Ignorance Is No Excuse For Failure In The Pursuit Of Wealth
- Why it’s better to be a dumb investor, rather than a smart one.
- Learn about the importance of testing commonly held investment ideas.
- How it literally pays to be financially ignorant.
I’m a really dumb investor.
The reason I say that is because smart investors believe they know stuff. Dumb investors realize how little they know, so they test everything to figure out what’s true.
I’m as dumb as they get, but I suppose that’s why my portfolio earned a positive return in 2008 while so many “smart investors” lost money.
You see, the only difference between you and me is I already know I can’t invest my way out of a paper bag if brain power is required.
If my profits resulted from my knowledge and ability to reason, I would already be broke. That’s probably true for you as well, but you just haven’t figured it out yet.
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In all likelihood, you believe you know certain things about investing, causing you to accept some of the following common illusions as true:
- Buy and hold for the long-term is an appropriate investment strategy at all times.
- Stocks outperform bonds and real estate.
- Daily news and events drive market price movements.
- Expert financial advice equals profitable portfolios.
- The Fed controls interest rates.
- and much more…
I’m dumb enough to realize I don’t know if these and many other supposed investment truths are really true or not – so I test them.
In fact, I’ve spent two decades testing more investment ideas you assume to be true than I care to remember. Amazingly, what I’ve learned is very little is really true.
Much of what passes for financial wisdom are either dangerous half-truths or outright lies. Very little conventional investment wisdom holds up to critical analysis.
That’s why I’m so dumb. The more I test, the less I know. Things that passed for knowledge become illusion. I’ve learned enough to know how little I know. I’ve reached such an incredible level of ignorance that it could almost pass for wisdom.
But here’s the rub. No matter how wrong conventional investment strategy is, I still have to reliably earn a profit investing for myself to enjoy financial security.
Ignorance is no excuse for failure in the pursuit of wealth. I knew there had to be a basis by which I could make sense of the investment process and produce consistently profitable investment results. But what could it be?
That’s when I landed on the concept of mathematical expectation as the basis for all investment decisions. Logic backed by science proved what was false, and logic backed by science also proved what was true.
Using positive, robust mathematical expectation as the crucible for a viable investment strategy wasn’t perfect – but nothing is. In fact, accepting ignorance and imperfection was part of my required learning on the path to becoming a successful investor.
I discovered a portfolio of investment strategies with provable, positive mathematical expectation based on rigorous research was about as good as it gets. No hunches, hot tips, hot stocks, expert advice, financial forecasts, or any other nonsense would qualify as a viable investment strategy because those were all examples of gambling – not investing.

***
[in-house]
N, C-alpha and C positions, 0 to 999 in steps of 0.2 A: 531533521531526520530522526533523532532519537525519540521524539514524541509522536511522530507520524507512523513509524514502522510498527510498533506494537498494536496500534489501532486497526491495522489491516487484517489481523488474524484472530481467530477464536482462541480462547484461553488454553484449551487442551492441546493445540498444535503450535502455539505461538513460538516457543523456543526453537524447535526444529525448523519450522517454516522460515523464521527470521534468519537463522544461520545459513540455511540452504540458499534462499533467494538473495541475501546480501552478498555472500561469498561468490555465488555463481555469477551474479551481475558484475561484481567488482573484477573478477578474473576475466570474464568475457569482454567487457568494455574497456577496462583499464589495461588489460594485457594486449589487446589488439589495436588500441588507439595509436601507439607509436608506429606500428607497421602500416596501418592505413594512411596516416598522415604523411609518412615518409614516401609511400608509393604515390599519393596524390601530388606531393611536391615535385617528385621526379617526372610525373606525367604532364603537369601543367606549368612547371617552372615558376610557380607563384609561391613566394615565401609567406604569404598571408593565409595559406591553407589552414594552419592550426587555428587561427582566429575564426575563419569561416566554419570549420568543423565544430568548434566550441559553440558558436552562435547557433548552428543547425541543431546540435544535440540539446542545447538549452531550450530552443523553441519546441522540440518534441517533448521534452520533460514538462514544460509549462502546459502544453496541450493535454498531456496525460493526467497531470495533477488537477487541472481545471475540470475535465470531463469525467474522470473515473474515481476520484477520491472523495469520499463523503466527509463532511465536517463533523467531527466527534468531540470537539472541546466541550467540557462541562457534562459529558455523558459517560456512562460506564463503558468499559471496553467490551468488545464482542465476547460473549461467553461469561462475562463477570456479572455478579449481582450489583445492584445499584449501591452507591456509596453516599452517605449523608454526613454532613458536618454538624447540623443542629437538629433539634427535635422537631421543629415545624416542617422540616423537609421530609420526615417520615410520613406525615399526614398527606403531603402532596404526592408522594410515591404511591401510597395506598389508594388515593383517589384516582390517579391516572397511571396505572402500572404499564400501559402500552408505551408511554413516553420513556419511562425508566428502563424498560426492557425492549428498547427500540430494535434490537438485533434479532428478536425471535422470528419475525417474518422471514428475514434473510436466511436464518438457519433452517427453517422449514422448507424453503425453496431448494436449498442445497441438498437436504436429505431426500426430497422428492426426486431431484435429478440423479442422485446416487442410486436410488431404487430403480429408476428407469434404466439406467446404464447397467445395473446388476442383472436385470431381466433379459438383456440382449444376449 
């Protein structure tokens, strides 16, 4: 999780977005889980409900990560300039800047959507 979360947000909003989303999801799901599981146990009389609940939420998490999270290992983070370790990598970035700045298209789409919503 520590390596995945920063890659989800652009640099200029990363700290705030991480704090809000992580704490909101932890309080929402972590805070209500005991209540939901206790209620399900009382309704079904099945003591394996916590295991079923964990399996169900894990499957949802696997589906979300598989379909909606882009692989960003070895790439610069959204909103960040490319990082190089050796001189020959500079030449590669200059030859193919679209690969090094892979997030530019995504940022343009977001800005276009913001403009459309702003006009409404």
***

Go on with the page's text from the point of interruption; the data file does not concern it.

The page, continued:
Rigorous research proved how a positive expectancy and acceptable risk to reward ratio was the only way to reliably make money when you’re dumb like me. It’s okay for smart guys to think about brilliant investment ideas and lose money, but not us dummies.
Now, you may be reading this thinking it all sounds nice, but you don’t have the time or inclination to do years of research so you can escalate your ignorance to my level.
Fortunately, you don’t have to, because most of what you need to know already exists for free on the internet.
For example, I teach you many of the important ideas on this blog, and I provide links to other financial experts in my “best of the web” series where you can learn their best thoughts – again, usually for free.
My goal is to teach you what I call the “second level of investment knowledge.” (For lack of a better tagline; however, I’m all ears if you have a better tagline to help me with. C’mon all you creative types.)
For example, in an article titled “‘Five Hot Stocks That Could Double This Year’ And Other Useless Financial Advice”, I share with you my hard-learned experience of going down the rabbit hole of financial market forecasting. You’ll learn the sordid history of financial forecasting, become “curiouser and curiouser” as to why it exists at all, and question what value it holds for your investment strategy – if any.
This is an example of the second level of knowledge where you learn what works, what doesn’t, and why for investment strategy. Read this article and move one step closer to blissful investment ignorance.
In summary, if you want to be consistently profitable, then learn investing for dummies – or rather, invest like a dummy. Learn how little of the common financial wisdom is really true so you can eliminate all such nonsense from your investment strategy.
Get really ignorant so you can reach the second level of financial knowledge that allows you to focus your precious time and energy on the few things that actually work – and discard all the rest.
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